Mini, macro, micro and hyper columns: confusing terminology

Cell-type-specific 3D reconstruction of five neighboring barrel columns in rat vibrissal cortex
(credit: Marcel Oberlaender et al.)

It is well established that there is a functional columnar structure repeated throughout the cortex across species (the concept received significant attention after a study by Mountcastle in 1957 [1]; see [2] and [3] for reviews). This suggests a universal cortical algorithm, which is fascinating if you are trying to understand the computational underpinnings of the mind from a biological perspective, or like us, to implement AI aided by learnings from neural principles.

Assuming that there is in fact a universal cortical algorithm, we would like to define the column, and understand its function through first understanding how it is composed. It’s possible to find a columnar structure at multiple scales, which has produced a range of terms in the literature, from micro-column to mini-column, to macro and hyper-column. Many studies have approached it differently, leading to inconsistent definitions. It can be really confusing to switch between sources that make different assumptions. This has caused us to confuse ourselves as well, alternating between different internal definitions over time.

The situation is beautifully expressed by Rakic in [4] below.

“Although the anatomical and functional columnarity of the neocortex has never been in doubt, the size, cell composition, synaptic organization, expression of signaling molecules, and function of various types of “columns” are dramatically different. Columns could be defined by cell constellation, pattern of connectivity, myelin content, staining property, magnitude of gene expression, or functional properties. For example, there are ocular dominance columns, orientation columns, hypercolumns, and color columns, to mention only those described in the primary visual cortex (12), that differ from each other as well as from the columns of the alternating callosal and ipsilateral projection in the frontal lobe (8) or various minicolumns advocated by Szentgahotai (7), Eccles (9), Buxhoeveden and Casanova (10), and a more recent detailed reconstruction of barrel field columns by Sakmann and colleagues (13) and their visibility in vivo by neuroimaging (14). The only connections between these diverse structures and concepts is that they refer to the vertical or radial columnar organization of its elements as opposed to the horizontal or laminar organization that is more explicit in histological preparations of the mature neocortex. Thus, the term cortical “column” is used in so many ways that it can be very confusing to the nonspecialist if not more precisely defined.”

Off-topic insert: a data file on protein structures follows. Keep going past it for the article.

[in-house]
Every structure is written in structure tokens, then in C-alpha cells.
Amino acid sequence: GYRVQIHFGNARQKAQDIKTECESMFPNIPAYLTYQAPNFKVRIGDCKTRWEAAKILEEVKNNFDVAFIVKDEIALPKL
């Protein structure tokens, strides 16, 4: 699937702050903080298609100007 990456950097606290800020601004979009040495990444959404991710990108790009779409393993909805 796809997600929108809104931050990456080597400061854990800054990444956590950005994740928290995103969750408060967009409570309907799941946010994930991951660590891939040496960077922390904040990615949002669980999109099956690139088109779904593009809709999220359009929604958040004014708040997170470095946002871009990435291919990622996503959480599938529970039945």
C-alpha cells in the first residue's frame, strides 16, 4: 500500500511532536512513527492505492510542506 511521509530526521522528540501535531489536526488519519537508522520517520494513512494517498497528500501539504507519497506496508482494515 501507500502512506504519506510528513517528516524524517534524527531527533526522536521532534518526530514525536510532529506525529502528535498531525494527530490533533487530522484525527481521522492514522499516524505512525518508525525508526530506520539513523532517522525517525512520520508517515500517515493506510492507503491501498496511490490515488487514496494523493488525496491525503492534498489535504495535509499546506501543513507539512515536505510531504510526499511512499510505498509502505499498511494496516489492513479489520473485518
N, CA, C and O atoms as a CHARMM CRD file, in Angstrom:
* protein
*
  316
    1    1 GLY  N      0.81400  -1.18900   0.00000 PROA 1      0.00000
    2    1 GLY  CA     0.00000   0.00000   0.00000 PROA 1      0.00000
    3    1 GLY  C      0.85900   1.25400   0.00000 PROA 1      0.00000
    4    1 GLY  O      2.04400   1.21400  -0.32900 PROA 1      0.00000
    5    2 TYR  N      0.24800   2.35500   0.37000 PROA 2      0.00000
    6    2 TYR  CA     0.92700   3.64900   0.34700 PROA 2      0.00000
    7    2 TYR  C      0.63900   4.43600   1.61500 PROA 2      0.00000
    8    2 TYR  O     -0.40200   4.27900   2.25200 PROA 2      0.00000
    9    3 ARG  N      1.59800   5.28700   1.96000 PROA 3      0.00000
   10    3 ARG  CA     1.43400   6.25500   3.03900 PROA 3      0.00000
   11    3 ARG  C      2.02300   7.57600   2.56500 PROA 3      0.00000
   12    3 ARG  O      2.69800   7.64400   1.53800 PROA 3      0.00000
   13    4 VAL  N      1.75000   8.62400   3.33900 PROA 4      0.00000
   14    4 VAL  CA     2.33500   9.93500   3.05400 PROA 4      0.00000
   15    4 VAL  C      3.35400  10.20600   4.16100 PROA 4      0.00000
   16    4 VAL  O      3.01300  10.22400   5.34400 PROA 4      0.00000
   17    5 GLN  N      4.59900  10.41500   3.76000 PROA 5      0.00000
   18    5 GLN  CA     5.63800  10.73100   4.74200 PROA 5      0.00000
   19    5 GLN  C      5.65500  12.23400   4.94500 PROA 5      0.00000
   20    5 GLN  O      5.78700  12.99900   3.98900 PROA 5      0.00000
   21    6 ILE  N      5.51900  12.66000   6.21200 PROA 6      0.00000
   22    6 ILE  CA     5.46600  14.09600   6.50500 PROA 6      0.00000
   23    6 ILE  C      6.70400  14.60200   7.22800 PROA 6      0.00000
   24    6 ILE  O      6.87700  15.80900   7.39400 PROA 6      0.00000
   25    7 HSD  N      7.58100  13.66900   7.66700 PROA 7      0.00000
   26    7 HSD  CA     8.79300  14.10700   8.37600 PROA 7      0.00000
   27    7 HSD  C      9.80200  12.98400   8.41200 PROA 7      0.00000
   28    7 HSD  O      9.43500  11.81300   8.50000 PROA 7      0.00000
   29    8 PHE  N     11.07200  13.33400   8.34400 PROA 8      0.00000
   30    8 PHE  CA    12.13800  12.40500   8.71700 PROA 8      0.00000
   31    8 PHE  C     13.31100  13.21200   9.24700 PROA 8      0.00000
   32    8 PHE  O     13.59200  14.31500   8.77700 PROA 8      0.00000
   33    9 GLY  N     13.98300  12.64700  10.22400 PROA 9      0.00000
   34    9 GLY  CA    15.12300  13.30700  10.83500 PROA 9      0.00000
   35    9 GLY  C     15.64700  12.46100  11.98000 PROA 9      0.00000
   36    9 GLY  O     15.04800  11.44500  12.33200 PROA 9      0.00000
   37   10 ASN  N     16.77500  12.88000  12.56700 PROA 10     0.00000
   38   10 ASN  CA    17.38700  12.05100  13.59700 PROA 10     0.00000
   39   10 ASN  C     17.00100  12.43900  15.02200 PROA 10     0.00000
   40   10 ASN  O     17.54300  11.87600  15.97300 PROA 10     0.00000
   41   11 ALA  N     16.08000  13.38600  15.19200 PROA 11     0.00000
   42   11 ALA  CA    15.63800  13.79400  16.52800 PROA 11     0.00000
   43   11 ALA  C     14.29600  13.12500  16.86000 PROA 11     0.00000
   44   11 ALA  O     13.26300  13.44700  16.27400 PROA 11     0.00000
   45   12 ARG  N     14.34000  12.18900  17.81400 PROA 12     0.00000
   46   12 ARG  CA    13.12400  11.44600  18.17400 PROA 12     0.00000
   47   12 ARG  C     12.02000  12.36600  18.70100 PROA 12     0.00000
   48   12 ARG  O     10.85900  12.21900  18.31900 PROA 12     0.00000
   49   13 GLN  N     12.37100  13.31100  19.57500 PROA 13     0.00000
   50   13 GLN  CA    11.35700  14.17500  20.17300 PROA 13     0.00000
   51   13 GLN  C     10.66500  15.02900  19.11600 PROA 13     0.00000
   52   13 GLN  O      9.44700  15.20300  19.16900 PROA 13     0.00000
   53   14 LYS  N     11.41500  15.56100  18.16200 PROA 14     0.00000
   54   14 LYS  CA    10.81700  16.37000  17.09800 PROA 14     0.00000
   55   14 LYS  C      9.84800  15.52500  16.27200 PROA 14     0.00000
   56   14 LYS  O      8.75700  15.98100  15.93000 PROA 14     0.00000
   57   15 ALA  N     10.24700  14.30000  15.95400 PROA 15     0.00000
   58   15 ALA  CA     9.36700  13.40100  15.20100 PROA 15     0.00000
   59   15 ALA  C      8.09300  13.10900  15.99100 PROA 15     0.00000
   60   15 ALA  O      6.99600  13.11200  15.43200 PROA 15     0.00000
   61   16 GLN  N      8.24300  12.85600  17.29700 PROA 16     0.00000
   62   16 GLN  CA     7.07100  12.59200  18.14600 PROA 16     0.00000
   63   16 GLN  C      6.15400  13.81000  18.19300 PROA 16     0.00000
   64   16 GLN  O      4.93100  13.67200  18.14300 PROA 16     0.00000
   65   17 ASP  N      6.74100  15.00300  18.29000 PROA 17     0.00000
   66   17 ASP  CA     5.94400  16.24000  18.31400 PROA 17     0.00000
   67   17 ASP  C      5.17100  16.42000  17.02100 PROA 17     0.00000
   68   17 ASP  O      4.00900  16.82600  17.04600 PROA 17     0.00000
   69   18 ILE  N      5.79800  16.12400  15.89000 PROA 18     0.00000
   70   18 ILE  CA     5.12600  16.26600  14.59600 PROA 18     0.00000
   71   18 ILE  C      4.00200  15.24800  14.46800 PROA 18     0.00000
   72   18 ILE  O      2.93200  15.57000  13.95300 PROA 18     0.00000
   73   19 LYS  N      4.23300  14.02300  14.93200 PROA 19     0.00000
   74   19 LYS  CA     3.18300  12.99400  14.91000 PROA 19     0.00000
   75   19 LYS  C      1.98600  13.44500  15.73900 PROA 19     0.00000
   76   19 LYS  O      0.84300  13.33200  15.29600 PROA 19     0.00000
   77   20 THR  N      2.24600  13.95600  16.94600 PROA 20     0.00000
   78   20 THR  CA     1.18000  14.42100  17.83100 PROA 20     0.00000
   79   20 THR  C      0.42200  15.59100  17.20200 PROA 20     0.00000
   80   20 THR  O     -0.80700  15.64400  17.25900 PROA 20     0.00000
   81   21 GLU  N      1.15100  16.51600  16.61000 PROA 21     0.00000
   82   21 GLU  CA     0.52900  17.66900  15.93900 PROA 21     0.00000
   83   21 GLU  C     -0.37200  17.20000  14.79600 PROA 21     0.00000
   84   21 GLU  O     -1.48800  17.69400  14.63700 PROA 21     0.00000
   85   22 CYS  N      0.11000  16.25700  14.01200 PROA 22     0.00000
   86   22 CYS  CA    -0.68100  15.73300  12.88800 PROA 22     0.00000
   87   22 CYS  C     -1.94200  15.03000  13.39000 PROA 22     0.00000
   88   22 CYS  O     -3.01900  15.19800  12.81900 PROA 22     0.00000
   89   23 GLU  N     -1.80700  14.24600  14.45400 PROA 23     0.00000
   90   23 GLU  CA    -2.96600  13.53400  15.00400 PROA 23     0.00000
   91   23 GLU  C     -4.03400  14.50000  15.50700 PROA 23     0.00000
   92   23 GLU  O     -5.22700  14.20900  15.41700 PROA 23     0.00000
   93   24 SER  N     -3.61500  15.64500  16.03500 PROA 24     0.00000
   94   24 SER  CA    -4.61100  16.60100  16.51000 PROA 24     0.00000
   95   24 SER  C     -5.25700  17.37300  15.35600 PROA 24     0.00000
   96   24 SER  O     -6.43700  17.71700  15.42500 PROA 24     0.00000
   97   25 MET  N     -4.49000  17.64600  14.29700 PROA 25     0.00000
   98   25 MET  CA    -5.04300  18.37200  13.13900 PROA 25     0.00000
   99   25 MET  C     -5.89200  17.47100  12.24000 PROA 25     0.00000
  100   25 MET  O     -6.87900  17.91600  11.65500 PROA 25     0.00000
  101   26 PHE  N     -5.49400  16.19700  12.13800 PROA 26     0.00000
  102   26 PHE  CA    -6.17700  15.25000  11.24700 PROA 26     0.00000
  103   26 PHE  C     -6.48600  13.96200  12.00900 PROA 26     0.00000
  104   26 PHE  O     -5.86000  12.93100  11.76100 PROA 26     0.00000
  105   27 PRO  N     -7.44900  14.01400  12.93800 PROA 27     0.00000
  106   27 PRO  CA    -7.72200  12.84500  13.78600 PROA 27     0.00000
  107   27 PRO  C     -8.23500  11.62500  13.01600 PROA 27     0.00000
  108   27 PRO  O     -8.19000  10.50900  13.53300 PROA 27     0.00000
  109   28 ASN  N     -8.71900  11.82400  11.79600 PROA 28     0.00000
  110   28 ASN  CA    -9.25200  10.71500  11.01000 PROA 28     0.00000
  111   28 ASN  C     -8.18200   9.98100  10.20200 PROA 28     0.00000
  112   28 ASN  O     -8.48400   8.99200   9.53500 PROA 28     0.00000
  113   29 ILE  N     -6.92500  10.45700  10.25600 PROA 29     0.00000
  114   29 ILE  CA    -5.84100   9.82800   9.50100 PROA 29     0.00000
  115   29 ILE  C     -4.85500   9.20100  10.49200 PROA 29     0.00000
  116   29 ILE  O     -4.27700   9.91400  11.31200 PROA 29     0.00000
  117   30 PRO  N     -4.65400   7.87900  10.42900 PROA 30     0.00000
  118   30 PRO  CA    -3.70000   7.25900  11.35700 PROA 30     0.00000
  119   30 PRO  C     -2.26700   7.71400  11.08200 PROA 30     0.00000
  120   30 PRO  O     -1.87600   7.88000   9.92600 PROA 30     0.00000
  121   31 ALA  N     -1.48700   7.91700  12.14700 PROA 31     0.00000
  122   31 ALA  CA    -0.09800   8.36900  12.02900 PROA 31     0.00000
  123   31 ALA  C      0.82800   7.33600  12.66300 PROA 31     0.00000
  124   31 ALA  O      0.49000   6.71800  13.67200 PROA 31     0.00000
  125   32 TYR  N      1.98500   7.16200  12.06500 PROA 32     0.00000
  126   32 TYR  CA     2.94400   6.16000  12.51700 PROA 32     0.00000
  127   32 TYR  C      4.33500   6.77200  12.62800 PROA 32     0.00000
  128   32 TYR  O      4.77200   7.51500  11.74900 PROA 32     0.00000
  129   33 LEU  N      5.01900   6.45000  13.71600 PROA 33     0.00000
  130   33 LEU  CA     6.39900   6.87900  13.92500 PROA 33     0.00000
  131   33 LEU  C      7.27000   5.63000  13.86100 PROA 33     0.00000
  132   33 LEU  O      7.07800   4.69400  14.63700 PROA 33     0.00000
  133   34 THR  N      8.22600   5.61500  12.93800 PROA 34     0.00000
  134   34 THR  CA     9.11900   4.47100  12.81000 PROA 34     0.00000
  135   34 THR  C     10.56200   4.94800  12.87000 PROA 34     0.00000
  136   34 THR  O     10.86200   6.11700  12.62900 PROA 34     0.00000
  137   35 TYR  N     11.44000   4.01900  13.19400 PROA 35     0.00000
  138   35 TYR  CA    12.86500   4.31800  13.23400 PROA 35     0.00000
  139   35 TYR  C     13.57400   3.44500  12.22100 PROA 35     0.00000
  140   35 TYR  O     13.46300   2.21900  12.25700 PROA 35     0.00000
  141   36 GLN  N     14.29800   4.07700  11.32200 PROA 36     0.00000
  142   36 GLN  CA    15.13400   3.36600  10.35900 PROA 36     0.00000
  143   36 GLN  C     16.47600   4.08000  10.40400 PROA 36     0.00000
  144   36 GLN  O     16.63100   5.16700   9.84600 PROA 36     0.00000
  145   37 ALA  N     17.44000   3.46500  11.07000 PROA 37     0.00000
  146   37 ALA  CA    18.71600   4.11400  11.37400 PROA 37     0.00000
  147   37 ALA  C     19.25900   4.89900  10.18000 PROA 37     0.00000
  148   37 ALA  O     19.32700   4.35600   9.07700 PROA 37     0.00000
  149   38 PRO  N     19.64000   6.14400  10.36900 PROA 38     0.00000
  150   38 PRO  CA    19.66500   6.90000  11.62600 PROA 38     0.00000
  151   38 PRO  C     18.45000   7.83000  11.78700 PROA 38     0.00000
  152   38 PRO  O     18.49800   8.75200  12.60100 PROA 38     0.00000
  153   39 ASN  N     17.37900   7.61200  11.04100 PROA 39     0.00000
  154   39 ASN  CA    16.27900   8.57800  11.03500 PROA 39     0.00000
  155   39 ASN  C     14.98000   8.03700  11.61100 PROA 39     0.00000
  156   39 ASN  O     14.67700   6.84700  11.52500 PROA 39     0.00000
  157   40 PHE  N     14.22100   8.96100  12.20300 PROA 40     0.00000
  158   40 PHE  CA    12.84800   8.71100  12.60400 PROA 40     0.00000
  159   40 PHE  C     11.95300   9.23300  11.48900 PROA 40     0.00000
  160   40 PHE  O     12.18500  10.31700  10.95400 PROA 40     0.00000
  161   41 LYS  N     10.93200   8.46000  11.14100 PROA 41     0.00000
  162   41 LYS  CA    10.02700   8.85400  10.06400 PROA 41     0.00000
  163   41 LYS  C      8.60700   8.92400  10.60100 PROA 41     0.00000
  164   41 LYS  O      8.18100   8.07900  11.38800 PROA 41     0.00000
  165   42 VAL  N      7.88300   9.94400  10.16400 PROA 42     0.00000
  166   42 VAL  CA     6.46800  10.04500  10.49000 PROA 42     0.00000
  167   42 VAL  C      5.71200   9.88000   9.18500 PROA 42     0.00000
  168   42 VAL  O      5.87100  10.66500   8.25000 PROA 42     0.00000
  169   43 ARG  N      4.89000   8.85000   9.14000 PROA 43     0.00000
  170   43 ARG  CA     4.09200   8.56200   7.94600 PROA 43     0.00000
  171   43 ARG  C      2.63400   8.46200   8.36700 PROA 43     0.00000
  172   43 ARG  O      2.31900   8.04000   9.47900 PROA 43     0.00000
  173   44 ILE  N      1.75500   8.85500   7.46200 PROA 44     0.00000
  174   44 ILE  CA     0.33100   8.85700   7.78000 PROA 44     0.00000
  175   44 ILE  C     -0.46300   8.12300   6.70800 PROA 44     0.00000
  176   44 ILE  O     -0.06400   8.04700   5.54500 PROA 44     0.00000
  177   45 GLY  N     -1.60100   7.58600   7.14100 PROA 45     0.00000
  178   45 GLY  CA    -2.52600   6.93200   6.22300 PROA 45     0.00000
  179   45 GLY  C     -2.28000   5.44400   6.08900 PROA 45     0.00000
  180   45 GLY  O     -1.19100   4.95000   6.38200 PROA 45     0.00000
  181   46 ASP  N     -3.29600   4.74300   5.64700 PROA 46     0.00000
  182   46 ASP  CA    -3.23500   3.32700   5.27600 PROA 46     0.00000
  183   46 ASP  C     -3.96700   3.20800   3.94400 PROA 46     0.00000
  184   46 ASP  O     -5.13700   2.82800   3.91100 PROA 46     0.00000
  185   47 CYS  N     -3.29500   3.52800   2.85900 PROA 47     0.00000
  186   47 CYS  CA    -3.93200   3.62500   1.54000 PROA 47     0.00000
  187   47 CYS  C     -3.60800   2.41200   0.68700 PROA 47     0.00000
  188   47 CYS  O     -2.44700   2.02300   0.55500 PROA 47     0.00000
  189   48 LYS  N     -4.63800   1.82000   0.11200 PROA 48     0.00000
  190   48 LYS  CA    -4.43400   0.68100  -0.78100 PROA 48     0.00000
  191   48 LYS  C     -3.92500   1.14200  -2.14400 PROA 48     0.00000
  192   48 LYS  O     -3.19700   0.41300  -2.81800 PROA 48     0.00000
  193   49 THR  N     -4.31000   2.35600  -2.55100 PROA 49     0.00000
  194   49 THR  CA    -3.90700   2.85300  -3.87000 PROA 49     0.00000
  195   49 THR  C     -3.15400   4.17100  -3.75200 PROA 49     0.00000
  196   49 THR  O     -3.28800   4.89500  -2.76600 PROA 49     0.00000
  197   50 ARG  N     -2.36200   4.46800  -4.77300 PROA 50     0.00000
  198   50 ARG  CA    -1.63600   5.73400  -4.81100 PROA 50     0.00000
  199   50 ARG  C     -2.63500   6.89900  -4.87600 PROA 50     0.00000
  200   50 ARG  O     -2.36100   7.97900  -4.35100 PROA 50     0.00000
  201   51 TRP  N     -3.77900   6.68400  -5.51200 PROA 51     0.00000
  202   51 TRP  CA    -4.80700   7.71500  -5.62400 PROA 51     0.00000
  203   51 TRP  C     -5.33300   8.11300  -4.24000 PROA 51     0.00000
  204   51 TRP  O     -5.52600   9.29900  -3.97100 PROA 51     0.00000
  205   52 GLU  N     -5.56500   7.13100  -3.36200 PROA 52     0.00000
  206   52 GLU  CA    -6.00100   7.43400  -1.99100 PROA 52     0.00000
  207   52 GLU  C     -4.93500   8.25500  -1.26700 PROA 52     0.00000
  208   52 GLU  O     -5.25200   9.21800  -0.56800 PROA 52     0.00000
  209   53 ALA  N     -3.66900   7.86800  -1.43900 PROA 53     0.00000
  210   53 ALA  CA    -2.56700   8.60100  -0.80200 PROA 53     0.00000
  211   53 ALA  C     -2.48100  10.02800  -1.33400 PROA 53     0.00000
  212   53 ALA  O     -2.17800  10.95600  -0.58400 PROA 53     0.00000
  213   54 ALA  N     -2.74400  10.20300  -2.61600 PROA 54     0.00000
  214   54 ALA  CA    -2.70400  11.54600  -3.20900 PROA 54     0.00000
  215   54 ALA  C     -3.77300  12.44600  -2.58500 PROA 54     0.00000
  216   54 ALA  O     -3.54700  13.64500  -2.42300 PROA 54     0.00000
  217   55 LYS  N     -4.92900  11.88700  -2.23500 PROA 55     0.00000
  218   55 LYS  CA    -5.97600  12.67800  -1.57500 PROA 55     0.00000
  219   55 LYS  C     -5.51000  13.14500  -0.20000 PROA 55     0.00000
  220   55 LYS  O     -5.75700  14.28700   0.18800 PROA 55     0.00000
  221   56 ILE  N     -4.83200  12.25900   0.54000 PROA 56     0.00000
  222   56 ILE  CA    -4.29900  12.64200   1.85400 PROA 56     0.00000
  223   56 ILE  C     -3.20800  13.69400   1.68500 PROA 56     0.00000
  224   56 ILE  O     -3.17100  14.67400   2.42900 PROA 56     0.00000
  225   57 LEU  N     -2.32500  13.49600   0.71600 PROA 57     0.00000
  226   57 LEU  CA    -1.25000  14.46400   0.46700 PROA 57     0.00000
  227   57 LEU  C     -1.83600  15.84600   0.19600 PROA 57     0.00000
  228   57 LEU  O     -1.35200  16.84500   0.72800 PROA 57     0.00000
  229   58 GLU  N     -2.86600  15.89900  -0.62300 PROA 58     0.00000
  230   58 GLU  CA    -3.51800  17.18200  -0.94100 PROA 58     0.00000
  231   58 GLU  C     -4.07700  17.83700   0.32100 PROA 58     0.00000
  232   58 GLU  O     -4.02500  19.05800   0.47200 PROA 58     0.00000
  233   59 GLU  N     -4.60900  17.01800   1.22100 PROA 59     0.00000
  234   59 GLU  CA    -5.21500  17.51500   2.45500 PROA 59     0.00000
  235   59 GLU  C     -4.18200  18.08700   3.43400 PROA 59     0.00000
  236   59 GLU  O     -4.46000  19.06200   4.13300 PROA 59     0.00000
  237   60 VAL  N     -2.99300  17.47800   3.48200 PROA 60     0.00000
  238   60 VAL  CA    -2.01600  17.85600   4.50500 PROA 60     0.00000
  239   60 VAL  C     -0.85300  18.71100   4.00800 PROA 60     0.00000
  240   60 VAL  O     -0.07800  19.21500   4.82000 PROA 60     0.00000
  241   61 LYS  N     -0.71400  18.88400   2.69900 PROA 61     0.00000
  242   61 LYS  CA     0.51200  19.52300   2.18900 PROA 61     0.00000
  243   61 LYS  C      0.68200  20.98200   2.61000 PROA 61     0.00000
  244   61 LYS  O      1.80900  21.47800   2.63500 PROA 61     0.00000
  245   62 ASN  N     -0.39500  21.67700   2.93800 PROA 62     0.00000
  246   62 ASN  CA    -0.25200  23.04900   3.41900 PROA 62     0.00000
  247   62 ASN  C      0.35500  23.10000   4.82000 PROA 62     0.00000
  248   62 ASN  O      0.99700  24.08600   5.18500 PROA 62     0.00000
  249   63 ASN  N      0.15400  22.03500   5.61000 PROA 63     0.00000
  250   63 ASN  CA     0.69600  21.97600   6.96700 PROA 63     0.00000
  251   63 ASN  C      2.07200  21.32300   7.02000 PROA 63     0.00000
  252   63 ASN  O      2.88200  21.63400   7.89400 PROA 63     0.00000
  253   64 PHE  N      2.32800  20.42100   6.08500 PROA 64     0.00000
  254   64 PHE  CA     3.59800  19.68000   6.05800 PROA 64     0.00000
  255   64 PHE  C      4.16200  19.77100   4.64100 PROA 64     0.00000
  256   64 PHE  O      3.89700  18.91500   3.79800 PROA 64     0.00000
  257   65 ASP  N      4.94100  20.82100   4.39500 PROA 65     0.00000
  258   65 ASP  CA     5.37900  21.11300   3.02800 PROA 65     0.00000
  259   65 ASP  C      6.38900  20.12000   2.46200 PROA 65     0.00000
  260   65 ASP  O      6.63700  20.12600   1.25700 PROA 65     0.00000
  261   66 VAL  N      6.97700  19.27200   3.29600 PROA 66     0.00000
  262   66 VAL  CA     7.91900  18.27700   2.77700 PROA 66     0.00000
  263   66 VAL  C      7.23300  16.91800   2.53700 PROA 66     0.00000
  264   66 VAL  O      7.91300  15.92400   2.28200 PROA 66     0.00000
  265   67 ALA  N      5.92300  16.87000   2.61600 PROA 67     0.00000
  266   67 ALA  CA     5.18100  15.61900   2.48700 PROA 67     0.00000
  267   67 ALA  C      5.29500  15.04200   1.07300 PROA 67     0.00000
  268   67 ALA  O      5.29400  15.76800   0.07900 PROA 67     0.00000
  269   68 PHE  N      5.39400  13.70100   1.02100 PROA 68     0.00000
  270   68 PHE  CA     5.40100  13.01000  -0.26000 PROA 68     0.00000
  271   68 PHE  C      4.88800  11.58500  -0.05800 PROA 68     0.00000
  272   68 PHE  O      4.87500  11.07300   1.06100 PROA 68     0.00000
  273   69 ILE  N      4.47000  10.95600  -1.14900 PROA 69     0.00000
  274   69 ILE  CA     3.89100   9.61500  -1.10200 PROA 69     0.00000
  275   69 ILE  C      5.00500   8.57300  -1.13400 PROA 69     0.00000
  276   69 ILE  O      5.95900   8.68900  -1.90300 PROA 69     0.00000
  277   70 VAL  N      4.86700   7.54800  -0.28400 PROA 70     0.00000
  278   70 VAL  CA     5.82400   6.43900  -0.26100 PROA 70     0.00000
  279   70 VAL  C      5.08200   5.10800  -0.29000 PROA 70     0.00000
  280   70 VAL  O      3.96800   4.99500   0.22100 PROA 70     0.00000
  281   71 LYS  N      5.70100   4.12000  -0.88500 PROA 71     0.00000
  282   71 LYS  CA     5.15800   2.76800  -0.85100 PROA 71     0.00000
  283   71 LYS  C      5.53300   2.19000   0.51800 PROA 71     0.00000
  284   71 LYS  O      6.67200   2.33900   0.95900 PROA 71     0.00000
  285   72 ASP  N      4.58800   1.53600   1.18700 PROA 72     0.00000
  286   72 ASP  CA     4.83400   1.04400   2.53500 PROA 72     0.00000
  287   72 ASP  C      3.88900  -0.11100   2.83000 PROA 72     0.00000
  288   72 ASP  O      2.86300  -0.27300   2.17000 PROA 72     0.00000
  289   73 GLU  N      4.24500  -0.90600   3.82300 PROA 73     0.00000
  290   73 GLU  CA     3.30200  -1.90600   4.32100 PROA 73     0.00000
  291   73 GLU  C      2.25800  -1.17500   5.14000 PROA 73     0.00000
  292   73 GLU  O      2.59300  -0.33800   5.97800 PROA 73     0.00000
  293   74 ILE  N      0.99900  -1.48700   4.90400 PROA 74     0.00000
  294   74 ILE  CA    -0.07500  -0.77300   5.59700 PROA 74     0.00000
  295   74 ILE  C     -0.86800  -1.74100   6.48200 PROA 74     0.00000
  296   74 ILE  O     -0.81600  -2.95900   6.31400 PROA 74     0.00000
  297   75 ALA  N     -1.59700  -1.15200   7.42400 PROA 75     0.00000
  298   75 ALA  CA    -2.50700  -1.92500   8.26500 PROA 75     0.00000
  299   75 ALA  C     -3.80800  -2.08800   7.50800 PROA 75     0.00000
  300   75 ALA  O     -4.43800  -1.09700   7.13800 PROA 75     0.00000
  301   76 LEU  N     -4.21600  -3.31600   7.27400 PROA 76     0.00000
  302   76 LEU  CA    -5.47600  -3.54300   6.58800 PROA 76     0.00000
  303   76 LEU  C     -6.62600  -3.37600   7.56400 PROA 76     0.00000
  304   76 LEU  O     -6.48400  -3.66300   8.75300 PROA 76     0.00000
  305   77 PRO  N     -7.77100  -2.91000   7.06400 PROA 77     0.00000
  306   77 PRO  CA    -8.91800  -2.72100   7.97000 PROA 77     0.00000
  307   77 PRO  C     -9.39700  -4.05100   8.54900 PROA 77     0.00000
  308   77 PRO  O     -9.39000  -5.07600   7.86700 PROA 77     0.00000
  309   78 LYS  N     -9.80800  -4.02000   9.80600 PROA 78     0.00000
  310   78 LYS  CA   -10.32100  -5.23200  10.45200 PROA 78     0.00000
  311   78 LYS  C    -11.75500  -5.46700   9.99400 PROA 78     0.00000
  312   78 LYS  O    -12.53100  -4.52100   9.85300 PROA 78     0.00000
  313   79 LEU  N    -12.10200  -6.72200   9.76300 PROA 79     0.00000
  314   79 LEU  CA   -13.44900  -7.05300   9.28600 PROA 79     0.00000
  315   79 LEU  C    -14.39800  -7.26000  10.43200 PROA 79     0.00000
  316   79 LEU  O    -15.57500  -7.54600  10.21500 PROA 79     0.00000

See original paper for the quoted included citations.
 

This quote is from an editorial in PNAS, where Rakic discusses a paper in that edition which disproves a long held belief that the anatomy of the cortex is uniform. This may appear to undermine the notion of a universal cortical algorithm, but it is focussed on anatomical features rather than the presence of functional columns.

So we were very keen to clearly define a nomenclature consistent with the most accepted definitions, and stick to that. We discovered a paper by Rinkus from 2010 [5], which is part of a whole edition of Frontiers on the cortical column. It’s an excellent resource, highly recommended. There are many good papers, but I found Rinkus’ most useful for the best definition of cortical columns that I’ve read. That’s because it is nuanced, based on function, and part of an understanding (or at least proposal) of the algorithm of a region of neocortex. From this, we’ve created our canonical definition of mini and macro columns. To be published in the next blog post.

References

[1] Mountcastle, V. B., “The columnar organization of the neocortex”, Brain, vol. 120, no. 4, 1997.[2] Horton, J. C., and Adams, D. L., “The cortical column: a structure without a function”, Philos. Trans. R. Soc. Lond., B, Biol. Sci, vol. 360, no. 1456, 2005.[3] Mountcastle V.B., Davies P.W., Berman A.L., “Modality and topographic properties of single neurons of cat’s somatic sensory cortex”, J Neurophysiol, vol. 20, no. 4, 1957.[4] Rakic P., “Confusing cortical columns”, Proceedings of the National Academy of Sciences, vol. 105, no. 34, 2008.[5] Rinkus G.J., “A cortical sparse distributed coding model linking mini- and macrocolumn-scale functionality”, Frontiers in Neuroanatomy, vol. 4, no. 17, 2010.

Also published on Medium.